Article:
Testers loved this machine, which has a slimmer, compact footprint and shorter stature and thus takes up less room on our counters. Its cooking basket is roomy enough for one pound of food and has a nonstick coating. We also like that the bottom of the basket can be removed for even deeper cleaning, if needed. Its digital controls and dial-operated menu make setting the time and temperature easy and intuitive. It stops cooking as soon as the set time is up, and its drawer-like design allows you to remove food without exposing your hands to the heating element.
America’s Test Kitchen recommended: GoWise USA 3.7-Quart 7-in-1 Air Fryer ($79.99, www.gowiseproducts.com)
Best buy: Although this air fryer’s digital controls aren’t quite as intuitive as those of our favorite model, it’s still easy to set the time and temperature once you get the hang of the multiple buttons. It cooks food quickly and crisply, and its display is bright, large and easy to read. Though it’s a little bigger than our favorite model, it’s still short enough to fit under cabinets, and its drawer-style design and automatic shutoff are a boon to safety. Like other models, it has a nonstick interior, which is easy to clean.
If you were limited to only one tool for cutting, a sharp chef’s knife would be the obvious answer. Still, knifework can be tedious, and the human hand will never get vegetables sliced as thinly as a good mandoline. Nothing beats it for speed or clean cuts, especially when it comes to putting together a gratin or a batch of homemade chips.
Quality mandolines are easy to use, clean and assemble without your hand having to be close to the blades. Some streamlined models only slice; others provide blades for julienne and even waffle cuts. Be sure there’s enough room for bigger vegetables to fit comfortably on the hand guard and a platform large enough to give you long slices for, say, french fries or whole zucchini.
America’s Test Kitchen recommended: Swissmar Borner Original V-Slicer Plus Mandoline ($50, www.swissmar.com)
This simple device makes cuts effortlessly with stunningly precise results. Its hat-shaped guard protects well; cleanup and storage are a breeze, thanks to its compact vertical caddy. Even with just four cuts, all this adds up to a slicer that we’ll use every day.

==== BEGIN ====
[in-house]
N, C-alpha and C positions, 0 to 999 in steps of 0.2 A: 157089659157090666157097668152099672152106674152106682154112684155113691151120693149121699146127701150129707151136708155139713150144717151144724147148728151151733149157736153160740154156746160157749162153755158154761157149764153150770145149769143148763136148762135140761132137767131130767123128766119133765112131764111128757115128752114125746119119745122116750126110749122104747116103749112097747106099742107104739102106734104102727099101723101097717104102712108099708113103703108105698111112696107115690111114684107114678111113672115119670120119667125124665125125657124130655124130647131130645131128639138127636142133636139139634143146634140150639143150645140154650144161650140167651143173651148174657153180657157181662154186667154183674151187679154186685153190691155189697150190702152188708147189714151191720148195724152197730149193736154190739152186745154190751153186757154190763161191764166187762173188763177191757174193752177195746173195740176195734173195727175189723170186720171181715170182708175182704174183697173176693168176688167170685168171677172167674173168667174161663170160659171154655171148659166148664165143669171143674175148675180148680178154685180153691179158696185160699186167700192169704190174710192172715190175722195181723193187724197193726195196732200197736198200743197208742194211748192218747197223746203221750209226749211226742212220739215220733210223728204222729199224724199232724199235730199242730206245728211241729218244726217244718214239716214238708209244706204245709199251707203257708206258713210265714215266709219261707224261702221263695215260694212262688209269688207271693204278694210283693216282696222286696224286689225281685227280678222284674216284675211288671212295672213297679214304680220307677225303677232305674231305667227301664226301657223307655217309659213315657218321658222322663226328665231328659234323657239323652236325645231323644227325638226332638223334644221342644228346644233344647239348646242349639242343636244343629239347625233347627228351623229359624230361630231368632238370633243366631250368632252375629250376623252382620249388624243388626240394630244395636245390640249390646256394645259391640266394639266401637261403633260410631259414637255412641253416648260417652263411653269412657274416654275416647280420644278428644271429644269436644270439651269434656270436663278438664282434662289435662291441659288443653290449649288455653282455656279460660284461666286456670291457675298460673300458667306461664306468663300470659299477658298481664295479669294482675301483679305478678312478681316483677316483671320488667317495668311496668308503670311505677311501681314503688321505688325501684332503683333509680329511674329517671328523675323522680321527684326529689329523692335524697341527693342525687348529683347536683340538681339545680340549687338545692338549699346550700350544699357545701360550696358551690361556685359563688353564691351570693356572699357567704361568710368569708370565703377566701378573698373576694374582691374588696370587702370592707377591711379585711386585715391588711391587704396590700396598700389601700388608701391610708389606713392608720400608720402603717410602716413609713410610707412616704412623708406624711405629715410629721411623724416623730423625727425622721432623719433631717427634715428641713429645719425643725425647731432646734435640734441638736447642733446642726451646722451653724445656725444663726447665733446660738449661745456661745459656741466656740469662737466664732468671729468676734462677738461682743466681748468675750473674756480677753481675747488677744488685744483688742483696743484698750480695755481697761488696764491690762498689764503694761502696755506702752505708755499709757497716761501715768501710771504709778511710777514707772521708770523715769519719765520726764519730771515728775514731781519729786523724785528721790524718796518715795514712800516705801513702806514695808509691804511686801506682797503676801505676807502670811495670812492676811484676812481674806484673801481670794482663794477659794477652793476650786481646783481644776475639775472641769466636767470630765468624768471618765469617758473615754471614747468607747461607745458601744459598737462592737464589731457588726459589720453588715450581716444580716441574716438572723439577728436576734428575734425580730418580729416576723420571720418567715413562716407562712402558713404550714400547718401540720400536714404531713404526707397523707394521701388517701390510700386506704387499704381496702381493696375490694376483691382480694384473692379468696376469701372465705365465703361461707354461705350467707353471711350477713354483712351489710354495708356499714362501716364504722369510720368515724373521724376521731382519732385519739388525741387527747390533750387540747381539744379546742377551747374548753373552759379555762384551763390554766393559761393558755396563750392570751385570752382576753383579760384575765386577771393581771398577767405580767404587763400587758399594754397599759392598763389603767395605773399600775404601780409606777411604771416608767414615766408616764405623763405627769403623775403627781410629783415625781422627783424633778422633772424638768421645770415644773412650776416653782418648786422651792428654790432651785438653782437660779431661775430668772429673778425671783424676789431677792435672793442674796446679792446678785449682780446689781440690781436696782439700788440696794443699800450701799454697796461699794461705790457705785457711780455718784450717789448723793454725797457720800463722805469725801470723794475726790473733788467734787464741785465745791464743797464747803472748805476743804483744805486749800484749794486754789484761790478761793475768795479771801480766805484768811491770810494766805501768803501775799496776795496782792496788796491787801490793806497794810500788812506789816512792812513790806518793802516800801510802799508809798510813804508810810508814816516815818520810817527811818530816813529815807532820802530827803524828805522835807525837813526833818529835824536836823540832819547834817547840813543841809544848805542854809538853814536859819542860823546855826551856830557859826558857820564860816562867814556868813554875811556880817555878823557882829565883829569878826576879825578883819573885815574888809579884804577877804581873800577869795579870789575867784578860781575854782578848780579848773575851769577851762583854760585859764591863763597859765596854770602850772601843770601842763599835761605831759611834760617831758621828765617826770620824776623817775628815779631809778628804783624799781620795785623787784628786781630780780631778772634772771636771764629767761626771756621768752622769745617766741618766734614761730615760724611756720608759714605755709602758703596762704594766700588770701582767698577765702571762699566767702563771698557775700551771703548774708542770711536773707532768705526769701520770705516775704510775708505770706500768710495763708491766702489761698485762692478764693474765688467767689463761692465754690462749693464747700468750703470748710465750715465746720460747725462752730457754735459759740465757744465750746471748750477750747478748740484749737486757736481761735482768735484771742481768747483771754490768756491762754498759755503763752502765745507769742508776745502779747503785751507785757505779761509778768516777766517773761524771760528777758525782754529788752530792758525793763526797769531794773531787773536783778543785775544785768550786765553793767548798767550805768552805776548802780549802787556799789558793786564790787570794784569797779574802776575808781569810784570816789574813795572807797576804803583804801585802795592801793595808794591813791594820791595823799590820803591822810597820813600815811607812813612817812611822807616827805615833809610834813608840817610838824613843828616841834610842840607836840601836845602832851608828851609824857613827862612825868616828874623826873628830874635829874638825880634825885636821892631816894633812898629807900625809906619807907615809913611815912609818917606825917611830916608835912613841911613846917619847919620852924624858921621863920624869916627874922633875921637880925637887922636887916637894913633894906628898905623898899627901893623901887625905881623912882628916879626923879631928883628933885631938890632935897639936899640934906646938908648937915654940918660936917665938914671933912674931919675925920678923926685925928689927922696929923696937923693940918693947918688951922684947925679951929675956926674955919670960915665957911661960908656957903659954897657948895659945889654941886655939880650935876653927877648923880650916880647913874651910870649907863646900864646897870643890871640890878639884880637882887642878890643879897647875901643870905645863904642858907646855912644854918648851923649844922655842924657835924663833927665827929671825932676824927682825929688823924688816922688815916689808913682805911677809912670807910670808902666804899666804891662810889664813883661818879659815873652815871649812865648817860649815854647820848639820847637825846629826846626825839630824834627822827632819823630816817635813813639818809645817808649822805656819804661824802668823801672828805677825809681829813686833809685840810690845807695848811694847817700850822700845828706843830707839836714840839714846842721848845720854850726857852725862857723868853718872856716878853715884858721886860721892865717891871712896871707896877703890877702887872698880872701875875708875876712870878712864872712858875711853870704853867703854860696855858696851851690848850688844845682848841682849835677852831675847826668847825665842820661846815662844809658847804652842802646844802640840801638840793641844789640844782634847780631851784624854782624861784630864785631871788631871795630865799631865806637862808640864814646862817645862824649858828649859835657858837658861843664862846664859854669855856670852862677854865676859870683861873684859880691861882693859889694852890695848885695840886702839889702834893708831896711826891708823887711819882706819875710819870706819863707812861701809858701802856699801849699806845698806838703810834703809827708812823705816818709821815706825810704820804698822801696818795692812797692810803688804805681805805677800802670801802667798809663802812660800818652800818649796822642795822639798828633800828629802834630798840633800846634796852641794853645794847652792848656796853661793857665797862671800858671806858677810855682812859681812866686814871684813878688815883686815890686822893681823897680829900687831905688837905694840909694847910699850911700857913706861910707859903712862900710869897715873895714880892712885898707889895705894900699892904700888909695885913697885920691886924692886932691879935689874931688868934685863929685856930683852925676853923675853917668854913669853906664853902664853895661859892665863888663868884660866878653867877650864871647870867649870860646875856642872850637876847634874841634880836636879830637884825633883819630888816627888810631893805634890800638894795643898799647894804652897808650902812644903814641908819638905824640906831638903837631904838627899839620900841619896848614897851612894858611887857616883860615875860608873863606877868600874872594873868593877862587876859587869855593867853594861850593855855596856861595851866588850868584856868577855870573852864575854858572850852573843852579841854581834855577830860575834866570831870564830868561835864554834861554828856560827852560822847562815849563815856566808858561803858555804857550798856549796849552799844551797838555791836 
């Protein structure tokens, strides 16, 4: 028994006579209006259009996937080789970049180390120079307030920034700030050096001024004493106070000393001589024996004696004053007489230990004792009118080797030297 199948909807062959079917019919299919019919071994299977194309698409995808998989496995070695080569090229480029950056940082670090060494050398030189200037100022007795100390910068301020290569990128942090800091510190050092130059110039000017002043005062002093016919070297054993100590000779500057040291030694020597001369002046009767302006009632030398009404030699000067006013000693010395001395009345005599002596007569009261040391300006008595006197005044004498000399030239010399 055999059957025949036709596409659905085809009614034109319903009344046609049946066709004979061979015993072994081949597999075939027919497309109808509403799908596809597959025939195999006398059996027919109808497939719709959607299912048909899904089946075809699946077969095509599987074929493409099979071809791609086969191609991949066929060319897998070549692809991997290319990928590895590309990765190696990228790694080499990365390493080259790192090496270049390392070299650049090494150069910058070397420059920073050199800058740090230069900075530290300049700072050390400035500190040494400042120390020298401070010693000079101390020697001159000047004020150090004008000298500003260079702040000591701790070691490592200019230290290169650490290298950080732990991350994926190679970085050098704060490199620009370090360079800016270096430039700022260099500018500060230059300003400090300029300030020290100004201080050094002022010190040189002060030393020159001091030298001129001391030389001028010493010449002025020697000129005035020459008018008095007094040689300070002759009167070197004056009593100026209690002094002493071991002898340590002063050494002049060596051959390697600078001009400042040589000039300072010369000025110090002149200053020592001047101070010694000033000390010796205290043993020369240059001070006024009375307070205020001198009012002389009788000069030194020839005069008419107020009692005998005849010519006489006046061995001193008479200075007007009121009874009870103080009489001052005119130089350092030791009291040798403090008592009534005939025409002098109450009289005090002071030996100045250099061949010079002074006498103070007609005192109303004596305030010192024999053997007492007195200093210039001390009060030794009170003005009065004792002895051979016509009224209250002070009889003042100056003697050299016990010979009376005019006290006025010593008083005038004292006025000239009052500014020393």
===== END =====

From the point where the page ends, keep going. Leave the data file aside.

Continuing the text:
Know someone who’s into food technology? They’ll probably be more than happy to start playing around with sous vide. Originally limited to high-end restaurants, this technique involves submerging food in a water bath at a specific temperature that is regulated by an immersion circulator. The result is even, hands-off cooking. People especially love it for meat and eggs, but they’re finding ways to make everything from beans to desserts, too.
Obviously, accuracy is key. Immersion circulators should keep the water at the programmed temperature with very little variation. They should be easy to program, which can be done on the machine or through an app. The best models gently circulate the water so as not to jostle the food, and they won’t take up much room in your pot or cabinet.
America’s Test Kitchen recommended: Joule Sous Vide ($249.95, www.breville.com)
This slim, lightweight machine heated water almost as fast as the biggest circulators and was the most accurate in our lineup. Though it doesn’t have a display and requires a smartphone to work, its app was intuitive and simple, and its enclosed electronics meant we didn’t have to worry about getting any part of the circulator wet. Testers loved its magnetic bottom, which allowed it to stand stably in the center of metal pots. (We wished its included clip was a bit wider for nonmetal vessels, but the company now sells a “Big Clamp” attachment for $24 that addresses that issue.) It also had the largest distance between water lines, so we could forgo refilling even during longer cooking projects, and it was small enough to store in a drawer when we were done.
There are myriad specialty gadgets to get you the best homemade pizza. One of the best, cheapest investments you can make is a baking stone. Cooking pizzas and breads directly on a stone gives an intense, even heat for crispy crusts. It made all the difference in our bagel recipe, too. Leaving a stone in your oven can help maintain a steady temperature or provide an extra source of heat when you place roasting pans or baking sheets on top of it.
A rectangular stone gives you more flexibility in what you can cook on it, as well as a larger landing zone for when it comes time to slide a pie into the oven. Choose one that is oven-safe to a high temperature and is easy to lift and move.
America’s Test Kitchen recommended: Old Stone Oven Pizza Baking Stone ($42.99, honeycando.com)
Our longtime favorite stone just keeps on performing. In our tests, pizza and bread came out deeply golden brown and crisp, light and dark turkey meat cooked evenly, and the raised feet built into the underside of this stone make it easy to grab and maneuver. Tough and durable, it has held up well in the rough-and-tumble world of the test kitchen for nearly a decade. One very minor quibble: A few testers complained that the feet sometimes sit a little unevenly on the oven rack.